Let’s face it. Gardening is all about choosing what we do and don’t want to grow on the chunk of land that surrounds our home.
It is up to us to decide what is welcome and what is not. We define what is a weed and what isn’t….what forms of wildlife are a nuisance and what forms are welcome. We usually even decide what areas the plants and animals must remain in, setting up garden borders and designated feeding stations for wildlife.
Other people may not agree with or even understand our gardening style. A front yard full of vegetables may fill your heart with joy and your refrigerator with fresh food, but may earn only raised eyebrows from your neighbors. The same is certainly true of a yard that welcomes birds, bunnies, squirrels and deer. You may look at these visitors with awe and wonder and your neighbors may be having visions of venison and rabbit stew. And a yard left to “go wild” with native wildflowers and shrubs may be called weedy and unkempt by those with a penchant for a more manicured look.
“Green”, eco friendly gardeners may face additional challenges when it comes to being accepted by the rest of the neighborhood, as they integrate rain barrels and compost piles into their landscape design.
But eco-friendly gardening has many benefits. The use of native plants, the elimination of chemicals, the capture and re-use of rainwater and garden waste all do their part to help protect not just one garden, but every interconnected piece of property and, eventually, the entire planet.
So how do you keep peace with your neighbors while you are creating a more eco-friendly landscape? Just remember that it is all about R-E-S-P-E-C-T!
R – Recognize the right of other people’s opinions. Remember that although you have a right to your coneflowers and native grasses, your neighbor has the right to a manicured lawn, plastic geraniums, and cement lawn deer if they want.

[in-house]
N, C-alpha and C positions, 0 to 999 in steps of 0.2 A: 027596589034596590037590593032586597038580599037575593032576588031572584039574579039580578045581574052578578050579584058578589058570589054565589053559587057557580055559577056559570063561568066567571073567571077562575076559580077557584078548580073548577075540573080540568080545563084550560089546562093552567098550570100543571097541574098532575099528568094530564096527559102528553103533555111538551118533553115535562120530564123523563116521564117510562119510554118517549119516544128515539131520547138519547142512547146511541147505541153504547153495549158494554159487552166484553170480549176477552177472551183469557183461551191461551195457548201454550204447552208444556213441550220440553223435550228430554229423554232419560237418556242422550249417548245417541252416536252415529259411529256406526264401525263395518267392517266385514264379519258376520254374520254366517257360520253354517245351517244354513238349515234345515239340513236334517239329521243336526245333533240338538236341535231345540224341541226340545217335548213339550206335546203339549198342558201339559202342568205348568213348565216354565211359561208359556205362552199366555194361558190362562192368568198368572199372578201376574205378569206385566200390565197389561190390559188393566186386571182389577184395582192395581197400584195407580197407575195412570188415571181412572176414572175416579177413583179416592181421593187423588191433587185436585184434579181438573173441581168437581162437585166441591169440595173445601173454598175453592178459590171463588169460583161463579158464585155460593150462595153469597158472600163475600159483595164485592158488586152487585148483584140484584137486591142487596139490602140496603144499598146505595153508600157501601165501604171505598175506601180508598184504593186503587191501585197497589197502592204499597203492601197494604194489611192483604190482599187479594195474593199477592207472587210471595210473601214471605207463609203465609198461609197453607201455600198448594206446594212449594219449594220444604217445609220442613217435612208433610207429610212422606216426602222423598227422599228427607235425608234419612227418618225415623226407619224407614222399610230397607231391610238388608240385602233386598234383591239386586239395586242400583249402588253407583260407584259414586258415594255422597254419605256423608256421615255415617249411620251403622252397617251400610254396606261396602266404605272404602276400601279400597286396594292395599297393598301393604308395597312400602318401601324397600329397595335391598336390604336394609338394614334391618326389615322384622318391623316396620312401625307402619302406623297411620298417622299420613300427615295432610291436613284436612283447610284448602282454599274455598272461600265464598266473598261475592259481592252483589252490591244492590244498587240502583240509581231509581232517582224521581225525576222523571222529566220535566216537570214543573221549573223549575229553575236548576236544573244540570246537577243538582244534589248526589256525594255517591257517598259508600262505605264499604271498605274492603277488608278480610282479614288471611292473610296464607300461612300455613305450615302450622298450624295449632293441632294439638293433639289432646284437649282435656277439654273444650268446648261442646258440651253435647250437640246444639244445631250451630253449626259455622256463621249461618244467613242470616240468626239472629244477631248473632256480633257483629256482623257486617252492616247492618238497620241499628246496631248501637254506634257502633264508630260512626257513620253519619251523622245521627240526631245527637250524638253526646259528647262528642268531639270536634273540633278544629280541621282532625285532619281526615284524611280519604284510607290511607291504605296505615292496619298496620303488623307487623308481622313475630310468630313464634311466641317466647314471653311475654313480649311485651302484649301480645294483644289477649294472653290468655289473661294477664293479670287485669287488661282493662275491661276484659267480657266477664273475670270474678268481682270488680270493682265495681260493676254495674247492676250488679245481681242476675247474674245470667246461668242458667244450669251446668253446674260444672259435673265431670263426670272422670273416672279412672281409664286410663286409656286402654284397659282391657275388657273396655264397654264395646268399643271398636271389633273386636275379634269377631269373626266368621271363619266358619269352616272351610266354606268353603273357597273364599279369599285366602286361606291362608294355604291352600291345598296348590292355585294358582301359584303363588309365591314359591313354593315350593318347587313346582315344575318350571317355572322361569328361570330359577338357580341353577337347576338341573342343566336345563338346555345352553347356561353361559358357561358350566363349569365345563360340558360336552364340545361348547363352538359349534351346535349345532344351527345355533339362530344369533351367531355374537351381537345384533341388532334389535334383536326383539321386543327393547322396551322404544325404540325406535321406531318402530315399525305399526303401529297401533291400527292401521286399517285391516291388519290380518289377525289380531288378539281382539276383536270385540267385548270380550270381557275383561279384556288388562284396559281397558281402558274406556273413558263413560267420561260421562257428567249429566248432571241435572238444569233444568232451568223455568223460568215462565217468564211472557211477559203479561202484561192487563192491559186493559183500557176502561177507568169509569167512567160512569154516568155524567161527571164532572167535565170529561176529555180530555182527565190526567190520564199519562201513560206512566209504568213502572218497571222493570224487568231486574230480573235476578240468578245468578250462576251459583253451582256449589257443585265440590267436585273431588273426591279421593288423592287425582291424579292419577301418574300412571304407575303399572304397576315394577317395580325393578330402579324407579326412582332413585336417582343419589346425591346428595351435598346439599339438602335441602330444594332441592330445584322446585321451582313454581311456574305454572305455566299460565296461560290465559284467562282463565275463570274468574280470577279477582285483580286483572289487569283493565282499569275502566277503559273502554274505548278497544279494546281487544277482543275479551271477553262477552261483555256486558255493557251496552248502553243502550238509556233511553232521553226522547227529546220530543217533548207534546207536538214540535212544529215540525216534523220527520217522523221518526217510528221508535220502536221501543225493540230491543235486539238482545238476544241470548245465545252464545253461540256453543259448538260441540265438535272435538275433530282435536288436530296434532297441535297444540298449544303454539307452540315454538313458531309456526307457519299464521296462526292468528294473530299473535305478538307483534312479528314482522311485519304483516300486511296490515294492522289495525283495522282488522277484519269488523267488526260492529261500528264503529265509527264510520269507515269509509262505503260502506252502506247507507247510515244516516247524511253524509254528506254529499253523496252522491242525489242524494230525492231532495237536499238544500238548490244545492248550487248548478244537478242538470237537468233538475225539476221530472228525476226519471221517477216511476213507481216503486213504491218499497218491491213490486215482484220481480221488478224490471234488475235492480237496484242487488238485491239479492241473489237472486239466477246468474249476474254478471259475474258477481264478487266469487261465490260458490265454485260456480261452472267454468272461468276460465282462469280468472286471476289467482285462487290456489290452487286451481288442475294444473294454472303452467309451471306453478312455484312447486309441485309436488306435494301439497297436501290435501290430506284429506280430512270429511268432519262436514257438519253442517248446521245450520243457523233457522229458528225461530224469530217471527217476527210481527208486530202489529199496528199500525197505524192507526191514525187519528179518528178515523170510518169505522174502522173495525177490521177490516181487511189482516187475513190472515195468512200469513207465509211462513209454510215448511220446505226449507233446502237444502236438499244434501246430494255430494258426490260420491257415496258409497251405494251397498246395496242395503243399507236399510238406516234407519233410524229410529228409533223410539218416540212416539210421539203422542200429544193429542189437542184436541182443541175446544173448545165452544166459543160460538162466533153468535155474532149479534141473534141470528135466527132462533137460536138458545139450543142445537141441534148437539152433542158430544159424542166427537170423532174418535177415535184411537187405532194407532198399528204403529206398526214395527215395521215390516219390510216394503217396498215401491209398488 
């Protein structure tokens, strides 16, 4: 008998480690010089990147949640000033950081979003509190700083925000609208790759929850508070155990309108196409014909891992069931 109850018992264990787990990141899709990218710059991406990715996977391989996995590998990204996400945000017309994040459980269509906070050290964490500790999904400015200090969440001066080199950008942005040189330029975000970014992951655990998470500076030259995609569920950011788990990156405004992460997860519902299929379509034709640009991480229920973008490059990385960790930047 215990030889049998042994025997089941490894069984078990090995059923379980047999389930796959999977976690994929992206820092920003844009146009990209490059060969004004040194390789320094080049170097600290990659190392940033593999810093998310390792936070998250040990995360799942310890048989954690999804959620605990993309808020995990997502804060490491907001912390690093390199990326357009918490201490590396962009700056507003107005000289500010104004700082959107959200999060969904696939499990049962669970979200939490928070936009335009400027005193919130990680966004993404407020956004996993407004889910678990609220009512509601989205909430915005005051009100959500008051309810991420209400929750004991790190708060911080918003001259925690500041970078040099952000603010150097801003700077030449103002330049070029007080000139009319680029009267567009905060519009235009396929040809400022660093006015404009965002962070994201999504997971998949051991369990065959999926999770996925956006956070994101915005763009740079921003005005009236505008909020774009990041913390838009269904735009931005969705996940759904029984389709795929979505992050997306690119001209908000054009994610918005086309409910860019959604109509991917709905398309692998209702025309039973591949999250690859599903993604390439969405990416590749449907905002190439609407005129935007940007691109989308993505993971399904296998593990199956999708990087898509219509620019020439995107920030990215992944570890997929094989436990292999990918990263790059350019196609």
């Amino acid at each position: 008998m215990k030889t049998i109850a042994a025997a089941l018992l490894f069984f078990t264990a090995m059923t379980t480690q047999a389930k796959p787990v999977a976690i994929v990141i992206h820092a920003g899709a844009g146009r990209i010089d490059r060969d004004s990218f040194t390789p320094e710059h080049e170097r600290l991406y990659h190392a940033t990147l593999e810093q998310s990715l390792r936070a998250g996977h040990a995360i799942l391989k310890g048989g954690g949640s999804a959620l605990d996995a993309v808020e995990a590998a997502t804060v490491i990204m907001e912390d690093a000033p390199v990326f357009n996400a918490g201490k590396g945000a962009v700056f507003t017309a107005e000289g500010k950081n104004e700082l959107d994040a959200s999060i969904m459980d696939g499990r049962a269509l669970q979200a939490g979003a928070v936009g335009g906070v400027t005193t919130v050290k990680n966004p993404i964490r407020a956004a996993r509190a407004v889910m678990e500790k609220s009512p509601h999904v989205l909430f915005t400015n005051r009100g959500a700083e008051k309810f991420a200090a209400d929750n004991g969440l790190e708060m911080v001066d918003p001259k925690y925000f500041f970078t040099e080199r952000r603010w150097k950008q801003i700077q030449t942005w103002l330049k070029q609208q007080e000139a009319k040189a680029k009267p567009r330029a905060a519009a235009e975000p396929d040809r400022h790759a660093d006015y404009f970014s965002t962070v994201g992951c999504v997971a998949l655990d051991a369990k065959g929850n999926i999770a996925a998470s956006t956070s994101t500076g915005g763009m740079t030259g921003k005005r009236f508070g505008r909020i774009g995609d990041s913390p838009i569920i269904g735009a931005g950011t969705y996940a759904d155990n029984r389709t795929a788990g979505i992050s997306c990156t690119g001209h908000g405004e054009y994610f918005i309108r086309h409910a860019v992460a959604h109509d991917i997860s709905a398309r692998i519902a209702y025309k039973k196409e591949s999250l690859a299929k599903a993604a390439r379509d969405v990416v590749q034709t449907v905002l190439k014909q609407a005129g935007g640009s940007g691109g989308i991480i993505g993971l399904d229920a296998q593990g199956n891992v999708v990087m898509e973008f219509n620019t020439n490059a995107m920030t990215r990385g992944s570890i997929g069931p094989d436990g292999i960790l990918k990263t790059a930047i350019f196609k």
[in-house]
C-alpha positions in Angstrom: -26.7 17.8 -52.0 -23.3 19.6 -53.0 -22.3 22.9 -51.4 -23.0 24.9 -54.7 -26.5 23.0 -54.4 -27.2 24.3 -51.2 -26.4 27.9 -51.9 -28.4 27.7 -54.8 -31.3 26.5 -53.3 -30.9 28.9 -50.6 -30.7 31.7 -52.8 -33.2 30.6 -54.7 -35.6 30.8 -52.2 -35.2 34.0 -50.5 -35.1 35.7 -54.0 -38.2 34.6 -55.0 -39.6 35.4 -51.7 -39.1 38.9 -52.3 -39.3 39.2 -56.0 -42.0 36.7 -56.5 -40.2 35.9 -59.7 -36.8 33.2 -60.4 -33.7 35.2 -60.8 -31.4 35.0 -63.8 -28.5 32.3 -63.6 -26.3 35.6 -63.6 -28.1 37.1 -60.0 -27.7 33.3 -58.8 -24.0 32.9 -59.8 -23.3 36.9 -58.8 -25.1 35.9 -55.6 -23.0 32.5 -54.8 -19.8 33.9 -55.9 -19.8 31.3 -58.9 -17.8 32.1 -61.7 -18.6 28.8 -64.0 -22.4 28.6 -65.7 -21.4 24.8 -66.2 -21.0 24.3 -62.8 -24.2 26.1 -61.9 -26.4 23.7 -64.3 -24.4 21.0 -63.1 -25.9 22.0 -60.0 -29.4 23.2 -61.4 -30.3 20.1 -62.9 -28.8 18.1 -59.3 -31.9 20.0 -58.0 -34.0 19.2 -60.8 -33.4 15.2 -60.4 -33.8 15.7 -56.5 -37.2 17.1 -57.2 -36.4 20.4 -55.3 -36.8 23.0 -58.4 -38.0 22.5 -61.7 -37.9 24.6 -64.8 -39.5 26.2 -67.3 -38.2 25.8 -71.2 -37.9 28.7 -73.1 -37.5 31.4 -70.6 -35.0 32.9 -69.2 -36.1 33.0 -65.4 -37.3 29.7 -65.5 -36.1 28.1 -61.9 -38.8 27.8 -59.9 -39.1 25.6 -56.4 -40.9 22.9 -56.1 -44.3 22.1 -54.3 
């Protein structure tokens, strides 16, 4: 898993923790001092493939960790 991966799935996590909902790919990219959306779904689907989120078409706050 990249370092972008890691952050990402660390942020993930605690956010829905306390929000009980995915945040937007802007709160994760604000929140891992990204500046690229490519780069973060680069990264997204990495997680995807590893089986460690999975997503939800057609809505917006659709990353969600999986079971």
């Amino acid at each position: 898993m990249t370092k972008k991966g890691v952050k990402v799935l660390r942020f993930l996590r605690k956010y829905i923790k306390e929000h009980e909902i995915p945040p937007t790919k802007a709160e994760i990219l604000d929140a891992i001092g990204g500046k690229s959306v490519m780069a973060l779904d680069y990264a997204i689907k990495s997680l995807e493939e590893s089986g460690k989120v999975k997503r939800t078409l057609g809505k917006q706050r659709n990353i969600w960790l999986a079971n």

E - Educate. You have good reasons to create an eco-friendly landscape -- let others know them before you start. If you tell your neighbors why you're tearing up the lawn, or planting native plants, or constructing a rain garden, chances are that they will be more likely to accept it. Share the Metro DC Lawn and Garden Blog with them so they can learn more.
S – Set it apart. Something as simple as keeping a neutral zone between your eco-friendly landscape and the property of others can go a long way in keeping the peace. A simple border of lawn, hedge or fence provides a nice transition area between landscapes.
P – Personalize it. Add interest to your yard with paths, benches, sculptures and other human elements, letting your neighbors know that your yard is as much your own personal sanctuary as it is a place for environmental stewardship. Decorate or disguise rain barrels and compost piles to make them less obtrusive.
E – Ease into it. You will reduce expense, increase the effect of your learning curve, enjoy your efforts more, and engender less resistance from neighbors if you start in small steps.
C – Certify it. Once your eco-friendly landscape is established, it may easily qualify as a National Wildlife Federation certified habitat. Applying for certification and displaying the Certified Habitat sign will let everyone know that your yard is a special place, deserving of recognition and admiration, not contempt.
T – Trim, tend and primp. Although eco-friendly landscapes often require less care, that doesn’t mean they should be neglected. Keeping your plants pruned and your flowerbeds weeded and mulched will help to give “green” gardens the neighborhood seal of approval.
Remember, your eco-friendly landscape is a great gift to the planet. Taking a few extra steps to make sure that your landscape fits in will help your efforts earn the recognition and respect that it deserves.
For more information, visit the Wild Ones Handbook on the EPA website.